Big oil companies have long touted hydrogen energy as a way to reduce carbon emissions. Now they are grappling with how to make that a reality. BP, Royal Dutch Shell and TotalEnergies SE are all pursuing multimillion-dollar hydrogen projects, often with government support, as they seek to redefine their future role in a world less reliant on fossil fuels. Hydrogen made using renewable energy can be produced and used without emitting carbon dioxide. The challenge is to make it using renewable power instead and produce it on an industrial scale, in the hope of bringing down costs. To learn more, read “Big Oil Companies Push Hydrogen as Green Alternative, but Obstacles Remain.” Reading these articles may require a subscription from the media outlets.

Key Takeaways:

  • Oil companies are pursuing green hydrogen, which they see as a longer-term goal, while also looking at applying carbon-capture technology to fossil-fuel-based hydrogen production as a way to clean up the gas in the interim.
  • As of the end of June, there were 244 large-scale green hydrogen projects planned, according to the Hydrogen Council, an industry group, up more than 50% since the end of January. It estimates tens of billions of dollars have already been earmarked for hydrogen projects.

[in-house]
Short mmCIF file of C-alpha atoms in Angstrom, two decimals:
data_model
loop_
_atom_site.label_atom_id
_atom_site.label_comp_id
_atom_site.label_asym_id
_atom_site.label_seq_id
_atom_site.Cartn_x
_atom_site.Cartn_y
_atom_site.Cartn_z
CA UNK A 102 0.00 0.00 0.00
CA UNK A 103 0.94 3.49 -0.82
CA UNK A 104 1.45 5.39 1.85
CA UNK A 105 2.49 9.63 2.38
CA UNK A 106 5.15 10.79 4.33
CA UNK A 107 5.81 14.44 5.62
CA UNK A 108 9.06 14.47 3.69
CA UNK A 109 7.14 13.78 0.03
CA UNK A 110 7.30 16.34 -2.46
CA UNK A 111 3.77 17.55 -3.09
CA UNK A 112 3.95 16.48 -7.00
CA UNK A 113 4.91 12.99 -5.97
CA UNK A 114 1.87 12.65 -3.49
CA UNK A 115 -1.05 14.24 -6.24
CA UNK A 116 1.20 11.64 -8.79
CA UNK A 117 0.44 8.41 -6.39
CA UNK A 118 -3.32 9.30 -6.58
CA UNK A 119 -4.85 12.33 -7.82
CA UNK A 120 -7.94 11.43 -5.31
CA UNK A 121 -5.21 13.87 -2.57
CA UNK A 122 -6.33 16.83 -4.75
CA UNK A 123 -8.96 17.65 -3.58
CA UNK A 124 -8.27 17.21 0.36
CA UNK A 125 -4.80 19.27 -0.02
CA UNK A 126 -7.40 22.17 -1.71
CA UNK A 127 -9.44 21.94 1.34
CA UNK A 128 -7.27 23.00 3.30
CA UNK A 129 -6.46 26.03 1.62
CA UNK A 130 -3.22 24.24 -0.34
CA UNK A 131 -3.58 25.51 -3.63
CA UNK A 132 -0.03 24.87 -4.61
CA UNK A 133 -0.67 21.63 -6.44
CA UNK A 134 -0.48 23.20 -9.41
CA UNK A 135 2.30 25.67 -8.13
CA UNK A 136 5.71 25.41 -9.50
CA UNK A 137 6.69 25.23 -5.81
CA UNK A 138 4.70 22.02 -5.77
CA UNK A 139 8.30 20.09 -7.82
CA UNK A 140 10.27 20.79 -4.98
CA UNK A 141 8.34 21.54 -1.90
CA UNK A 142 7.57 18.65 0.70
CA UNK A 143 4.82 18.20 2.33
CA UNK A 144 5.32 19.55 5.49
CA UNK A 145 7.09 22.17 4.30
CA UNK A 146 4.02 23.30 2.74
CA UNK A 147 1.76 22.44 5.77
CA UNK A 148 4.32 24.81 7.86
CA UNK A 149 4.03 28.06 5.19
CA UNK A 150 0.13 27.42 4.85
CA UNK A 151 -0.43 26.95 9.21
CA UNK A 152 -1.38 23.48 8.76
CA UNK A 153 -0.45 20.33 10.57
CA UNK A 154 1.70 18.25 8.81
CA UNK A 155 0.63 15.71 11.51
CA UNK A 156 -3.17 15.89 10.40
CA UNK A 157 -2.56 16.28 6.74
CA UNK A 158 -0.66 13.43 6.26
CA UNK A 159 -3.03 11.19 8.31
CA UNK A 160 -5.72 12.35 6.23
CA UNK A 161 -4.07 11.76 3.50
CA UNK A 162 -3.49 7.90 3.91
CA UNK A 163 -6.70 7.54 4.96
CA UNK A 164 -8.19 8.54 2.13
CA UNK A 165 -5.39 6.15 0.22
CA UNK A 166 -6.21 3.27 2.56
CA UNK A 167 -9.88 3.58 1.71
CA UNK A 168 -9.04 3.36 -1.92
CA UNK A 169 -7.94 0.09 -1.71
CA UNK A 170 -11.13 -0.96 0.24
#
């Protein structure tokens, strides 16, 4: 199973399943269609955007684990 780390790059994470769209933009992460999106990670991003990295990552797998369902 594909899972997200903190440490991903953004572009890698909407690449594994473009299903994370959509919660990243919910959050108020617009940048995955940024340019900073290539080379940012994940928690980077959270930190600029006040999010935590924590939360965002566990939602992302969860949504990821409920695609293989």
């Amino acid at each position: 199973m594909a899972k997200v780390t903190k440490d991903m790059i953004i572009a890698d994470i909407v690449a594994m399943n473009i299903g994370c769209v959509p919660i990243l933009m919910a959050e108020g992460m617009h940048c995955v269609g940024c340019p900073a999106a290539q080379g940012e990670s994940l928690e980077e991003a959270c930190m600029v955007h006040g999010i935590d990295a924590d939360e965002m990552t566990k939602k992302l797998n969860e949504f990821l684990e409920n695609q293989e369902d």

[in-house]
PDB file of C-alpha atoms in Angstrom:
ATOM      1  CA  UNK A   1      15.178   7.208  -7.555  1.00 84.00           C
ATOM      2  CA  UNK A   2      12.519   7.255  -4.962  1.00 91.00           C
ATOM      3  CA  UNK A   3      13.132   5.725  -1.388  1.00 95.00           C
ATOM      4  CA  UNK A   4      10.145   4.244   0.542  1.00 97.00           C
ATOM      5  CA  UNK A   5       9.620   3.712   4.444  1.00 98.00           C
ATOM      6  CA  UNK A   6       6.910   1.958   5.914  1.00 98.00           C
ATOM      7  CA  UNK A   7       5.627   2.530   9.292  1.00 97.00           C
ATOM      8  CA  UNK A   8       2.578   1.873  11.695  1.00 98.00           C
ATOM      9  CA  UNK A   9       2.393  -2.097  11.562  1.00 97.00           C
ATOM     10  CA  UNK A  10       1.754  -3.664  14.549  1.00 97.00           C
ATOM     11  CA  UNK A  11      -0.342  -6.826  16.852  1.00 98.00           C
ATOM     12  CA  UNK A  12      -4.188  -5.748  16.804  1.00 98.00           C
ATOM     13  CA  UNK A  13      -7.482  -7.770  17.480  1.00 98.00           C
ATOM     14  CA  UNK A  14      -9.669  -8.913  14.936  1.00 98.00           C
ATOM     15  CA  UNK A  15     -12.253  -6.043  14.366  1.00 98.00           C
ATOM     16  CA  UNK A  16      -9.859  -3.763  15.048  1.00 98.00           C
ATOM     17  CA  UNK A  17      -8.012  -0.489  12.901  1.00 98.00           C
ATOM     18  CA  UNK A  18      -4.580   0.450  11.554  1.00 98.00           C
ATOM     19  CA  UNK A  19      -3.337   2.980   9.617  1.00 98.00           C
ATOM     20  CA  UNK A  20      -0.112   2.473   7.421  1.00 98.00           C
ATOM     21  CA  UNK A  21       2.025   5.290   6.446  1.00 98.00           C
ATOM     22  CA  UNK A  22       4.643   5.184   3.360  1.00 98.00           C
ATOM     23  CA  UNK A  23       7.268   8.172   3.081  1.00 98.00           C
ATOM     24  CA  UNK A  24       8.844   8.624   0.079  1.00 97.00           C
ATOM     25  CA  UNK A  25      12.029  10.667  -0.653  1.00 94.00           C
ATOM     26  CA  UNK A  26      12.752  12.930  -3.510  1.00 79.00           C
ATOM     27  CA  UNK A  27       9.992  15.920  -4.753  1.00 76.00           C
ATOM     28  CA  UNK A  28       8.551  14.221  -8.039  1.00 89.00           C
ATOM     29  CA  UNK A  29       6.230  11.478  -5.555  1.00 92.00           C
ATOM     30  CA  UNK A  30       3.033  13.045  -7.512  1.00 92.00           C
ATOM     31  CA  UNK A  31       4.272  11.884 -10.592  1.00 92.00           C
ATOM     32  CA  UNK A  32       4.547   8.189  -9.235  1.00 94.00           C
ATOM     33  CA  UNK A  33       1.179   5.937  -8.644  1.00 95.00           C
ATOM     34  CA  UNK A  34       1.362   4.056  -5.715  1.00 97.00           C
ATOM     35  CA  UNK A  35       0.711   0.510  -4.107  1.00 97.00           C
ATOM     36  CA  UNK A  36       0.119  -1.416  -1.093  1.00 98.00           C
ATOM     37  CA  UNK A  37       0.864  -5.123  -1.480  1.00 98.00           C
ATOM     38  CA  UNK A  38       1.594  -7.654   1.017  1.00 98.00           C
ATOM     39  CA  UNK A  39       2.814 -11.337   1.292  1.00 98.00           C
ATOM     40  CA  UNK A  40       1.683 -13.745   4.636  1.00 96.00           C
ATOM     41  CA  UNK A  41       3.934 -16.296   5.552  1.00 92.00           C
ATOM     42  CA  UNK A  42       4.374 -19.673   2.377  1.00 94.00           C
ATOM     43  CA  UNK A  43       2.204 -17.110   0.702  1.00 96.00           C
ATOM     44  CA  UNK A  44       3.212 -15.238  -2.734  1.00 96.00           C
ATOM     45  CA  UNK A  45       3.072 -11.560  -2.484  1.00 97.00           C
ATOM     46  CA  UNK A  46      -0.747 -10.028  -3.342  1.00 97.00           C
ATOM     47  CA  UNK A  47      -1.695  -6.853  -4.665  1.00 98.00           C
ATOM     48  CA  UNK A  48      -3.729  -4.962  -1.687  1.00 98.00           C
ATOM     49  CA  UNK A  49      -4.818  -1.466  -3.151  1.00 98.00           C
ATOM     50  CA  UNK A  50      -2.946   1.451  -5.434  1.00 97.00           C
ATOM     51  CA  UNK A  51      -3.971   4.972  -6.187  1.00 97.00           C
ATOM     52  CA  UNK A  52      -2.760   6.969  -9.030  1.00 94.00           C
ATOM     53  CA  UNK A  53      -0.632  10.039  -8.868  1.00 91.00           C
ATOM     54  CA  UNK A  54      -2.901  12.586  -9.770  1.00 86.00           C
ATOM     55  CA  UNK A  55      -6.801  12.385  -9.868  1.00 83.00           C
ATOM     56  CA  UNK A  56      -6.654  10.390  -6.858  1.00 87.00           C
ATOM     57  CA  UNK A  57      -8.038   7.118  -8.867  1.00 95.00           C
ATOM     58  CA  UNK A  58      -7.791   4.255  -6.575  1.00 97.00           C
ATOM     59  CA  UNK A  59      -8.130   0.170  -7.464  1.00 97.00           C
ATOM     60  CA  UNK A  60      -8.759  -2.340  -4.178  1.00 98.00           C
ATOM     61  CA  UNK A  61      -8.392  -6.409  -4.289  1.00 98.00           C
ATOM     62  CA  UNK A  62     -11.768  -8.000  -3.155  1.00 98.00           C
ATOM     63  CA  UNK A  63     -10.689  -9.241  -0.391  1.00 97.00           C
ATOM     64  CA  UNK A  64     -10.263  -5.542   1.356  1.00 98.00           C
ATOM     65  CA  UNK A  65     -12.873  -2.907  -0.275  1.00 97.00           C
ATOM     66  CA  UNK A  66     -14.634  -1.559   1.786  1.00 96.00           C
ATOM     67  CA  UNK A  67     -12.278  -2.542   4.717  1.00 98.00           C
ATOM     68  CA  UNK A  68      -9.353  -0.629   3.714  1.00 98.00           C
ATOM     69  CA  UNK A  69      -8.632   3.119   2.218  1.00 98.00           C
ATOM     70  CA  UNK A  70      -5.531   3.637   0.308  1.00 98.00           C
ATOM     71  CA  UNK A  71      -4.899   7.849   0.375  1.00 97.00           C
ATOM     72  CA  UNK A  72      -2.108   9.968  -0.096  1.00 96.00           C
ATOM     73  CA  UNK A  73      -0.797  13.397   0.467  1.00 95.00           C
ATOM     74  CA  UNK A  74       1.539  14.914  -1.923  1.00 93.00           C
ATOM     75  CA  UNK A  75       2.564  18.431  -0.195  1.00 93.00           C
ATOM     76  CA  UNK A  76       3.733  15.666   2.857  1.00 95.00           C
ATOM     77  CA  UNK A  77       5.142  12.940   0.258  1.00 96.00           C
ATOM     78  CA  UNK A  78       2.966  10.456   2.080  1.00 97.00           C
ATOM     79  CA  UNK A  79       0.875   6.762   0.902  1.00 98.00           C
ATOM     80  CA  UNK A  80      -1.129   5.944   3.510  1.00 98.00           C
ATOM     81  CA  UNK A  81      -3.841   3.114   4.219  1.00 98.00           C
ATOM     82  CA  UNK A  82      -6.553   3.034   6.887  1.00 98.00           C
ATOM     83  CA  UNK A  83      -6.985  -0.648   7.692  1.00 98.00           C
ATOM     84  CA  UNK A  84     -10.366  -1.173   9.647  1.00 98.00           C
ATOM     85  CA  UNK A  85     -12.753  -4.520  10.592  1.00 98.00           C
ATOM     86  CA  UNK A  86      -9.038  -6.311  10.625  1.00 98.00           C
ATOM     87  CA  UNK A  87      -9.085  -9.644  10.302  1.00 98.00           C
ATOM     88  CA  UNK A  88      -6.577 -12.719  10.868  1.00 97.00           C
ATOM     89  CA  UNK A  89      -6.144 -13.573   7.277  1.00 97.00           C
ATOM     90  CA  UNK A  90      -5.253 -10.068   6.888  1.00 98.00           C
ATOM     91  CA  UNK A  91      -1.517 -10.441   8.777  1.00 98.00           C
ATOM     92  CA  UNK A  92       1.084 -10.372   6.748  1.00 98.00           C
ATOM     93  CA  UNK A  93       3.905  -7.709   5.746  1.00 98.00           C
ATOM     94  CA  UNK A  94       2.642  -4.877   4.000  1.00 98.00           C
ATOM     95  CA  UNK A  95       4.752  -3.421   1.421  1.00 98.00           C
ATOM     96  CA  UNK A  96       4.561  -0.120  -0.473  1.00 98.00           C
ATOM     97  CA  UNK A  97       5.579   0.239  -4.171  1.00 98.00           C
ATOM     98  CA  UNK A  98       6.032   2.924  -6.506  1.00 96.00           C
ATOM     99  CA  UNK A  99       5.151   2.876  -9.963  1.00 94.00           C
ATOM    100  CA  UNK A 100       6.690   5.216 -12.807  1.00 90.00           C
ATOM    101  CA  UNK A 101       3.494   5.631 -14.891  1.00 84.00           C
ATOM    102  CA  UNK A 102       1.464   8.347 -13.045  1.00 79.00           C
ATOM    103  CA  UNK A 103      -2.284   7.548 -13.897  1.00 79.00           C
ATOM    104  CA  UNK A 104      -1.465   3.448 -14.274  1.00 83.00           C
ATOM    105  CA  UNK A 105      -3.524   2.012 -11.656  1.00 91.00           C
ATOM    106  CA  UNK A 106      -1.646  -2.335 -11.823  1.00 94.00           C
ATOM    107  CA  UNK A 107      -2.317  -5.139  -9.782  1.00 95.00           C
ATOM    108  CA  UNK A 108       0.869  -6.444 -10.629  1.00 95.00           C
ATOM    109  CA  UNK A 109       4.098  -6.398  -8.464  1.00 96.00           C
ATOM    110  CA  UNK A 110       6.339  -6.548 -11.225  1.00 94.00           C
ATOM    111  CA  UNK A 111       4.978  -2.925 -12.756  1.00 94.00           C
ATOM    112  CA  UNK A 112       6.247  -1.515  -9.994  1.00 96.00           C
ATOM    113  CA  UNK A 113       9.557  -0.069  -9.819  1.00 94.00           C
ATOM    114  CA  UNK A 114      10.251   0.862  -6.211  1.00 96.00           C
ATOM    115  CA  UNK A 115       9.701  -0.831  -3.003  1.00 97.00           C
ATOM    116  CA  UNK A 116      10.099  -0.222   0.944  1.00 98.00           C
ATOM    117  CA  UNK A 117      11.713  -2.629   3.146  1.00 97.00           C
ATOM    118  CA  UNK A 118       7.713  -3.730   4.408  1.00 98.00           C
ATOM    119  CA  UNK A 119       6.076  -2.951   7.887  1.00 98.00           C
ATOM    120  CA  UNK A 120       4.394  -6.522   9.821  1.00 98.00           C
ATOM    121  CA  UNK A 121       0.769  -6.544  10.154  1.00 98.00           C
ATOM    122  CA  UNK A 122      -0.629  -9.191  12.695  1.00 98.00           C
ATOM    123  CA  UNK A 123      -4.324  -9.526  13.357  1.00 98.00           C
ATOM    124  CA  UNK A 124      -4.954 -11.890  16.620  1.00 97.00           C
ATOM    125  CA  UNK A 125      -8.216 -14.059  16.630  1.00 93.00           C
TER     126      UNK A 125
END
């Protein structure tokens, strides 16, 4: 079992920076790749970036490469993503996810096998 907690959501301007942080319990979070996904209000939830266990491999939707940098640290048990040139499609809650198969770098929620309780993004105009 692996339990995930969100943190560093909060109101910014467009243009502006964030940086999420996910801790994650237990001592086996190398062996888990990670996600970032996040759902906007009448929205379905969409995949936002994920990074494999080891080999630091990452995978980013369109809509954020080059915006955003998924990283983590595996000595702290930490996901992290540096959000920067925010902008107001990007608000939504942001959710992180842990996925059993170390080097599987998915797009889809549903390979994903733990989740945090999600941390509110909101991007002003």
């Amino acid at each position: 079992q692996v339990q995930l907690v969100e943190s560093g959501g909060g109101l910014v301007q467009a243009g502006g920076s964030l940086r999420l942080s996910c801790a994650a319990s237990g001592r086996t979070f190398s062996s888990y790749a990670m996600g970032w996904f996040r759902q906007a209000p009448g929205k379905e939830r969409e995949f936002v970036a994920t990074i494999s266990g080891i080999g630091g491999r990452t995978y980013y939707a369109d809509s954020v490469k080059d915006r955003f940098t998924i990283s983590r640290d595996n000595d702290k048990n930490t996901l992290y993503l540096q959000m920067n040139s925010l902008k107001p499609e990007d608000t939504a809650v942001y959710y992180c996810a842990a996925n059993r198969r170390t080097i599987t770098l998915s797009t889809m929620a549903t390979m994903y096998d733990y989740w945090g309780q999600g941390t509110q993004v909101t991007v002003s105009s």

• In the U.S., the Energy Department has said it aims to reduce the cost of green hydrogen by 80% to $1 per kilogram in the next decade, in part by supporting pilot projects.

Path to 100% Perspective:

U.S. renewable energy adoption continues to rise. In 2019, renewable energy sources accounted for 17.5% of total utility-scale electricity generation, with renewable energy generation reaching 720 TWh. However, allocation of current energy stimulus, $100 billion USD, is tied to the fossil fuel sector, which limits the potential for decarbonization. More than 70% of energy stimulus funding in the U.S. is currently allocated to legacy fossil fuels, compared to less than 30% to clean energy. Large oil companies are maximizing government support to make the energy transition, but a larger federal investment in clean energy instead of fossil fuels could accelerate the decarbonization process. 


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